BY CAROLYN CAMILLERI
“Springtime is that time where we are starting to blossom and allow new growth, which is exactly what is happening in nature,” she says. “But it’s also what is happening in our built environments, where we want the curtains or the blinds to be open — we want to crank open those windows.”
For deep inspiration harnessing the idea of how we live in “seasonality,” Squires Ferguson references Dallas Hartwig’s book, The 4 Season Solution: A Groundbreaking New Plan for Feeling Better, Living Well, and Powering Down Our Always-On Lives.
“You can’t be in summer mode all the time, extroverted, eating salads and running long runs — that’s not natural. Your body wants a seasonality to it and, of course, as an interior designer, when I read it, I thought, ‘Oh, that makes total sense,’ ” she says. “Your home, your office, your everything wants a seasonality to it.”
Here are a few simple tips to bring spring into your living space:
Squires Ferguson recalls the days when “having your colours done” was popular. There is still something to that. While summer colours tend toward brilliance and flashiness, spring colours are soft and nuanced, she says. They are the colours you see outdoors in the spring.
“We have these soft sage greens as leaves are just poking through the soil, and we have soft blush tones and the colours of the flowers in spring, the crocuses and snowdrops,” she says.
Looking to nature for inspiration, add soft spring colours to a room with accessories, such as throws, pillows, candles, glassware, linens, art, rugs — even coffee-table books and magazines.
Natural textures — pottery, stone, wood and anything woven, such as textiles, baskets or floor mats — bring the earthiness of the outdoors inside. Often, these items are handmade or have a handmade look to them. Woven items are especially appealing to Squires Ferguson.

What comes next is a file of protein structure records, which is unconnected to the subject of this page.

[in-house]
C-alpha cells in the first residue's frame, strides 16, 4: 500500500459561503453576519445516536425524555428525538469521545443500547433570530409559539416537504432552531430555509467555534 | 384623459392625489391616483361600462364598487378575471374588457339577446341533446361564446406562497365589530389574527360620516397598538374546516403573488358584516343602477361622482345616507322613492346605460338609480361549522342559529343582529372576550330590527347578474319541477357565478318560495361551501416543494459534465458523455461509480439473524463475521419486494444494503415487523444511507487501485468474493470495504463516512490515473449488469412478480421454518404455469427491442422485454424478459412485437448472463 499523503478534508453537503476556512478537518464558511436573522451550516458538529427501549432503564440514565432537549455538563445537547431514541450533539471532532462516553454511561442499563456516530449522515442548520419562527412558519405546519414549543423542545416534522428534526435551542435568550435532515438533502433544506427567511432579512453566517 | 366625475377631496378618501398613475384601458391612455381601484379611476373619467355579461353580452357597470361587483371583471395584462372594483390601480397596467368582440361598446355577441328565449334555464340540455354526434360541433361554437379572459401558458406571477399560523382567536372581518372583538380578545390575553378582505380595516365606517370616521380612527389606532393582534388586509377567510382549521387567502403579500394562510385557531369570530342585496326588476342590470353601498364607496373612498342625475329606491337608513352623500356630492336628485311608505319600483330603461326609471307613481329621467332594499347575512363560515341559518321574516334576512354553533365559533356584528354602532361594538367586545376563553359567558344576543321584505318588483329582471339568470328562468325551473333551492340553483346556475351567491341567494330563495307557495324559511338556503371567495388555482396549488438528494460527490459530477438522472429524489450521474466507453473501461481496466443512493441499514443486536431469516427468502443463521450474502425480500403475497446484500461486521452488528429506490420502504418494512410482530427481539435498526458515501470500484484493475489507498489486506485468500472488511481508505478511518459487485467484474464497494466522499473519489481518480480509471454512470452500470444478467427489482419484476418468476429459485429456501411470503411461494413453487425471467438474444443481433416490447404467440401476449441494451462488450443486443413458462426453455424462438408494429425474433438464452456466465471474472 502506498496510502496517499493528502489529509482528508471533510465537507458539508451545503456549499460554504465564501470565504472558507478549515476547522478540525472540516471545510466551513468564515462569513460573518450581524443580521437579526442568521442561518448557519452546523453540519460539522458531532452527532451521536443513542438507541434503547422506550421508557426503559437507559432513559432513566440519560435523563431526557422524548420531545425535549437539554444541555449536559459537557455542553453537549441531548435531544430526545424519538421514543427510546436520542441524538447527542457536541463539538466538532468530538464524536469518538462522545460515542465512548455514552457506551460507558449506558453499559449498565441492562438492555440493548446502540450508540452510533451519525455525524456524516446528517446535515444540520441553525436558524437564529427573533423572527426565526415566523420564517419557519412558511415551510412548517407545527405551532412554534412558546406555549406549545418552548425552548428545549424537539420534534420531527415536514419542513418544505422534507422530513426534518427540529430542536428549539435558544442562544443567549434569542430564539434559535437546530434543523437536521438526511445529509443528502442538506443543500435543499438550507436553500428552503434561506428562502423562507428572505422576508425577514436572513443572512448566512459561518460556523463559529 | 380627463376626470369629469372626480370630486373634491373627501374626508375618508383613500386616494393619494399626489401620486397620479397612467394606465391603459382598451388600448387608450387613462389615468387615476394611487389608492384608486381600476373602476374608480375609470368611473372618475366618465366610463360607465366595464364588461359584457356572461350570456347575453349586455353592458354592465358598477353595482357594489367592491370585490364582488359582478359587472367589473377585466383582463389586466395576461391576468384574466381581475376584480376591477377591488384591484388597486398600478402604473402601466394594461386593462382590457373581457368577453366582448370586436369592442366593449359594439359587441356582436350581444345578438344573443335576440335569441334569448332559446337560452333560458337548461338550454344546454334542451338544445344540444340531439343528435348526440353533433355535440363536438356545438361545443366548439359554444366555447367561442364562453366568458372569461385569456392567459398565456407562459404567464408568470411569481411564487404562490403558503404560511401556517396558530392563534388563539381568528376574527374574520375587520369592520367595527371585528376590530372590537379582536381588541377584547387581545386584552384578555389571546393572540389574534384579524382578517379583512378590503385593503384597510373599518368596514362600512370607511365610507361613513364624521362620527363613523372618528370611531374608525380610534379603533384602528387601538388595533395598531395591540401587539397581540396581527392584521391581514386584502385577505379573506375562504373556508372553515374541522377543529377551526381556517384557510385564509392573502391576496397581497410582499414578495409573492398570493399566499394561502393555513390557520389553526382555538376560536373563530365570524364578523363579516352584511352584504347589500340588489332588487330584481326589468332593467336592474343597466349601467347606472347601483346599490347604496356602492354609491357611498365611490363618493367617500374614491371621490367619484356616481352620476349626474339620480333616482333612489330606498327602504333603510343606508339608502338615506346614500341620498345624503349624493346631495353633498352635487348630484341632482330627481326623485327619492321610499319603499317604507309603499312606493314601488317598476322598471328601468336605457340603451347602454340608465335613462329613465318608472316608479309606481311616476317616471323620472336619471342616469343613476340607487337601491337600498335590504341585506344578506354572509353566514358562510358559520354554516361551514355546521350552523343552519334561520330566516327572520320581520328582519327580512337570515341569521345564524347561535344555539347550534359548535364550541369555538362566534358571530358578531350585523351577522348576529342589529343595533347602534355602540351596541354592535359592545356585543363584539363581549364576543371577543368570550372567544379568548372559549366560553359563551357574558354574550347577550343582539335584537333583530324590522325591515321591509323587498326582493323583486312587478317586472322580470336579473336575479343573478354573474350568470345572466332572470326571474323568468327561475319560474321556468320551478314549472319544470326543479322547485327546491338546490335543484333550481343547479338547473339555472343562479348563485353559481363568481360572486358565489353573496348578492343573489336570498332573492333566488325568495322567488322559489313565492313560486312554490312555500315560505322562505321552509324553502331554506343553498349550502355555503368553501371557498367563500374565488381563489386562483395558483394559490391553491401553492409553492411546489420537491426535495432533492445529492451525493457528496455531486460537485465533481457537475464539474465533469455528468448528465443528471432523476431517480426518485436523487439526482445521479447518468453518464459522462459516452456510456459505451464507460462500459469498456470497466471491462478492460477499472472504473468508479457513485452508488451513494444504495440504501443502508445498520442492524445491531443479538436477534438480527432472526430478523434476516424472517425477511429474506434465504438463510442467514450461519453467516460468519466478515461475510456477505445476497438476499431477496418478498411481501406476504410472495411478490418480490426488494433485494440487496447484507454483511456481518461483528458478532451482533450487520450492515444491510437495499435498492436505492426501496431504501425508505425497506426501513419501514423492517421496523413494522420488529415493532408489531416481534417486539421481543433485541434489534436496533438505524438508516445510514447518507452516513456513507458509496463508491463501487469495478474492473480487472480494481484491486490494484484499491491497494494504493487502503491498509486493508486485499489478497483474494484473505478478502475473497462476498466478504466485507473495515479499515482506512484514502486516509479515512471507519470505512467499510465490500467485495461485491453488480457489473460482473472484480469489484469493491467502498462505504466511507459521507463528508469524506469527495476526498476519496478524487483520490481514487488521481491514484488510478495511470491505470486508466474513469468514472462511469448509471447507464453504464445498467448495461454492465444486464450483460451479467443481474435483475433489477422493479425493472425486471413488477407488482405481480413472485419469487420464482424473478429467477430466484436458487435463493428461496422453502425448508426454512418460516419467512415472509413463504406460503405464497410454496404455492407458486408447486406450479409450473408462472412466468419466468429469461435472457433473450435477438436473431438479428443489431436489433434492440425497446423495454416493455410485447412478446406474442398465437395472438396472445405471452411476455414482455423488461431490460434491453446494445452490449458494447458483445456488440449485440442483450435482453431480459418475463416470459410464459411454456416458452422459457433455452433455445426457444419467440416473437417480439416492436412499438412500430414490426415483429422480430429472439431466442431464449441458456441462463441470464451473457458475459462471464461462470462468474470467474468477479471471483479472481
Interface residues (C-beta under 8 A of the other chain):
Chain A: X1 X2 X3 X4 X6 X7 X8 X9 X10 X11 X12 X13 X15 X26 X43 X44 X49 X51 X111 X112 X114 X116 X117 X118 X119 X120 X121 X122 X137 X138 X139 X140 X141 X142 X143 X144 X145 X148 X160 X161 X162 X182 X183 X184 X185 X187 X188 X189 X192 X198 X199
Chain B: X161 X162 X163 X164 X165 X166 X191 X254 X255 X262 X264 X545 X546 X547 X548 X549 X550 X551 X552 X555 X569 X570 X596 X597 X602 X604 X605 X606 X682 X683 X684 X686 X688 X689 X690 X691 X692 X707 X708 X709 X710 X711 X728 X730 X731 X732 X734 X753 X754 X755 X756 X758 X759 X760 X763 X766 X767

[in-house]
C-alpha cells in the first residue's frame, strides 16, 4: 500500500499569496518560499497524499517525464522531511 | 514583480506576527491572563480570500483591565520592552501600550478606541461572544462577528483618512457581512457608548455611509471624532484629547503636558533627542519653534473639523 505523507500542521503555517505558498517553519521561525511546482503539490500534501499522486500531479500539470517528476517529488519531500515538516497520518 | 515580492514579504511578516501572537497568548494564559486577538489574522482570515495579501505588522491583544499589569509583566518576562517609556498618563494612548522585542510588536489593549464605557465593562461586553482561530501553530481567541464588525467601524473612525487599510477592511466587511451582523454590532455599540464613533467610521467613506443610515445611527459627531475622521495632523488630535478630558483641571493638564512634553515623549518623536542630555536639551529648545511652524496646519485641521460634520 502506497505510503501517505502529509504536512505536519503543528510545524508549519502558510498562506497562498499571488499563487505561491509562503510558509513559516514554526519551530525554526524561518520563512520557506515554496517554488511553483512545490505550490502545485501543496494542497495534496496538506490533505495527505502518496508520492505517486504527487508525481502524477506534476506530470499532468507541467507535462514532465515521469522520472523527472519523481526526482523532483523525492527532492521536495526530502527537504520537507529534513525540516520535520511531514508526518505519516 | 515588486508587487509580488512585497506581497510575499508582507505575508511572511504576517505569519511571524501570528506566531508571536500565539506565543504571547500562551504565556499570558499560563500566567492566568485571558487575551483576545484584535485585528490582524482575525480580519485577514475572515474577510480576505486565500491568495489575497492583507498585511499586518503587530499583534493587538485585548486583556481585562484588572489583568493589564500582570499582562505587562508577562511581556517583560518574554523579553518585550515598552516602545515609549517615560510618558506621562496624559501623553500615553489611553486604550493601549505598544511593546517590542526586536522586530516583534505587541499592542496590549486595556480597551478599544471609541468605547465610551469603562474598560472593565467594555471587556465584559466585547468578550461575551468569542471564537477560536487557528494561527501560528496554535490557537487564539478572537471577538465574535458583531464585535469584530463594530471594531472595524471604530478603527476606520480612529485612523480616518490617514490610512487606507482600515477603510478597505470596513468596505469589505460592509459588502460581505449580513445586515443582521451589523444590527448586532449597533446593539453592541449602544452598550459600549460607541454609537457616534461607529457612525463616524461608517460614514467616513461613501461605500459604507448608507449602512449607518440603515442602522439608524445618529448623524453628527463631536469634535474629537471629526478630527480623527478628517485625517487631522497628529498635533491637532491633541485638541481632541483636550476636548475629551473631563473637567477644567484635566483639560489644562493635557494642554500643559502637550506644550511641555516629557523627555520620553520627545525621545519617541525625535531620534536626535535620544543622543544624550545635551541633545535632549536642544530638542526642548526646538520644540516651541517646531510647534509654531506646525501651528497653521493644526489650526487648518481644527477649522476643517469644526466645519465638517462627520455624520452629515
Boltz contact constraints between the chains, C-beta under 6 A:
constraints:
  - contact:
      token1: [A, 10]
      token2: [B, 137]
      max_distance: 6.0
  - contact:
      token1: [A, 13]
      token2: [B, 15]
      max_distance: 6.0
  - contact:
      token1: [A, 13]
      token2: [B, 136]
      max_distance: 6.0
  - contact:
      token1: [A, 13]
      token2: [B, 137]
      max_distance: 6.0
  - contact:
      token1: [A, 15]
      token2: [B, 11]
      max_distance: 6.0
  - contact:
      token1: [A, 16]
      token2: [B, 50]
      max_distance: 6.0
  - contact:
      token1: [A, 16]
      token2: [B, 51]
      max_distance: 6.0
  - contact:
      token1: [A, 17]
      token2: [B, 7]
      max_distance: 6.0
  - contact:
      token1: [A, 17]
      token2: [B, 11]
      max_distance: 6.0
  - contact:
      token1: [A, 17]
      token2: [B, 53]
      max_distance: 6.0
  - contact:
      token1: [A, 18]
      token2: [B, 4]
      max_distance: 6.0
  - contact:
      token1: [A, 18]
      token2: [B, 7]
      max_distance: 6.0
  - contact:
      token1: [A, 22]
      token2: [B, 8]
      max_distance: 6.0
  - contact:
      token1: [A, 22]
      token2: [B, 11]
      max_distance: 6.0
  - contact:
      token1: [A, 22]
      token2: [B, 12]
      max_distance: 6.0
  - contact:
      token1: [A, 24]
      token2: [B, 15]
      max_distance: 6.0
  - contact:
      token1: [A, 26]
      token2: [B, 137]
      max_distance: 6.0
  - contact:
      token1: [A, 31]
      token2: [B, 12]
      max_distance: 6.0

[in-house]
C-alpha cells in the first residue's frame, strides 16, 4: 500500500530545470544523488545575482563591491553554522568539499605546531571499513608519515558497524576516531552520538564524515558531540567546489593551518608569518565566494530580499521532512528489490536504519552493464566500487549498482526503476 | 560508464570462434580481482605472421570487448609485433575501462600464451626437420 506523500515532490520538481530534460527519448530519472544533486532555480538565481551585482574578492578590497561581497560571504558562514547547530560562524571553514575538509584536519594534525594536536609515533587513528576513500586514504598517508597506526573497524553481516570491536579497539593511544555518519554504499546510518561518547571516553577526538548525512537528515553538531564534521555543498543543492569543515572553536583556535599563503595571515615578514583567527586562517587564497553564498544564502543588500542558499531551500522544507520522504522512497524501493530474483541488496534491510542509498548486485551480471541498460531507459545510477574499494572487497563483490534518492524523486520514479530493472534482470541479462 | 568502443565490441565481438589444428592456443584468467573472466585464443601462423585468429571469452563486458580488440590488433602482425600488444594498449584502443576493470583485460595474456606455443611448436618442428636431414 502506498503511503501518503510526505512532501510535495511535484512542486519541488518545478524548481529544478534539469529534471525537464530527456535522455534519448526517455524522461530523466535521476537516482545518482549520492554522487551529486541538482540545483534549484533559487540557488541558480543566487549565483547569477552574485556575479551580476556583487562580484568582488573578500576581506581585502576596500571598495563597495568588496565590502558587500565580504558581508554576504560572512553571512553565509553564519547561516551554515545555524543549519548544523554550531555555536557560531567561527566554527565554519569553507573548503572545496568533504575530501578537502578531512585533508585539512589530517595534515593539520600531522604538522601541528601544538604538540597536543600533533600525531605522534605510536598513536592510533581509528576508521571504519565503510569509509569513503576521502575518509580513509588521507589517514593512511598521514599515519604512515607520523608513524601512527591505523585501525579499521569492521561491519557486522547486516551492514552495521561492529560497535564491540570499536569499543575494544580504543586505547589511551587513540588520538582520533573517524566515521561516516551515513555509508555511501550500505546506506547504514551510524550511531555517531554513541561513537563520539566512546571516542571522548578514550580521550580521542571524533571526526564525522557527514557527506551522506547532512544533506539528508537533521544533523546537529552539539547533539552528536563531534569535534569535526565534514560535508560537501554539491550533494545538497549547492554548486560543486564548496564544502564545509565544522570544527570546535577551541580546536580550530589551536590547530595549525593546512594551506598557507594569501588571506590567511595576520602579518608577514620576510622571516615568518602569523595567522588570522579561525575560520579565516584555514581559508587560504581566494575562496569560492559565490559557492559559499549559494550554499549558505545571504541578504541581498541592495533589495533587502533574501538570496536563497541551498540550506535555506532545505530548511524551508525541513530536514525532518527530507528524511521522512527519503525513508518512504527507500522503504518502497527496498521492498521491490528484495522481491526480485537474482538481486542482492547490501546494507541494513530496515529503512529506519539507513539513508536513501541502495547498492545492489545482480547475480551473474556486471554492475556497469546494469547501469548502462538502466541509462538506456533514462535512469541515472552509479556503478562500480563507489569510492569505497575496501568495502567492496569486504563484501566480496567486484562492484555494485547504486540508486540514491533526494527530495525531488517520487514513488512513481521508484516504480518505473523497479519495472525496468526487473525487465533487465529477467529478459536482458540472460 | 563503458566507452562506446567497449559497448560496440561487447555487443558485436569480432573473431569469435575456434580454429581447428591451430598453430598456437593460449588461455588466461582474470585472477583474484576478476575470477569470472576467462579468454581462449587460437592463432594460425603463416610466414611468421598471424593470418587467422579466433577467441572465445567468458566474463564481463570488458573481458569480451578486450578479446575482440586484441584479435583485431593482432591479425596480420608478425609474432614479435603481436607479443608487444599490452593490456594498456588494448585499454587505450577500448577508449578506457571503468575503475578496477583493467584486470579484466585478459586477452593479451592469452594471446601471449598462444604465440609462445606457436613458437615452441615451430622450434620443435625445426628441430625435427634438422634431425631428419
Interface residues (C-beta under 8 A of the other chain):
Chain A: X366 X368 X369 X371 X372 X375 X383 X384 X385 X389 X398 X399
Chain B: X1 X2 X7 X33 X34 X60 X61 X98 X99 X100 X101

“Whether it’s wall coverings or textiles or basketry, why it really appeals to me is that it is traditionally a feminine art and often an Indigenous art or cultural art from around the world,” she says. “Particularly here in the Pacific Northwest, we see those textiles and woven goods representing what can be an underrepresented sector.”
With the region’s rich variety of handmade artisan goods created by local Indigenous makers, as well as those available through international cultures, Squires Ferguson encourages people to seek out connections to these makers who carry that tactile knowledge in their hands.
“Every one of those [handmade] items carries with it an embodiment of creativity and skill and innovation that has come down through an intrinsic way of knowing,” she says. “That intertwining is a really powerful and invisible part of nature.”
While we often think of flowers in the spring, Squires Ferguson says we should be considering live plants.
“We want live plants in the spring — actually rooted in the soil — because the beauty of a live plant versus cut flowers is that live plants are air scrubbers,” she says, adding that some plants are more effective air cleaners than others. “Even at the very beginning of spring, before you can open those windows comfortably, you can bring those air-scrubbing plants in to get that real freshness.”
Plants clean the air by filtering out impurities. “They push those impurities down into the soil and use them as fuel and give us that clean-scrubbed oxygen,” she says.
Research abounds on plants that clean the air. Common examples include snake plants (Sansevieria trifasciata), spider plants (Chlorophytum comosum), Boston ferns (Nephrolepis exaltata), areca palms (Chrysalidocarpus lutescens), peace lilies (Spathiphyllum), English ivy — even bamboo and Aloe.
Whether shifting from a neutral palette or adding natural textures or live plants, customize your space in a way that leaves you feeling refreshed for the season.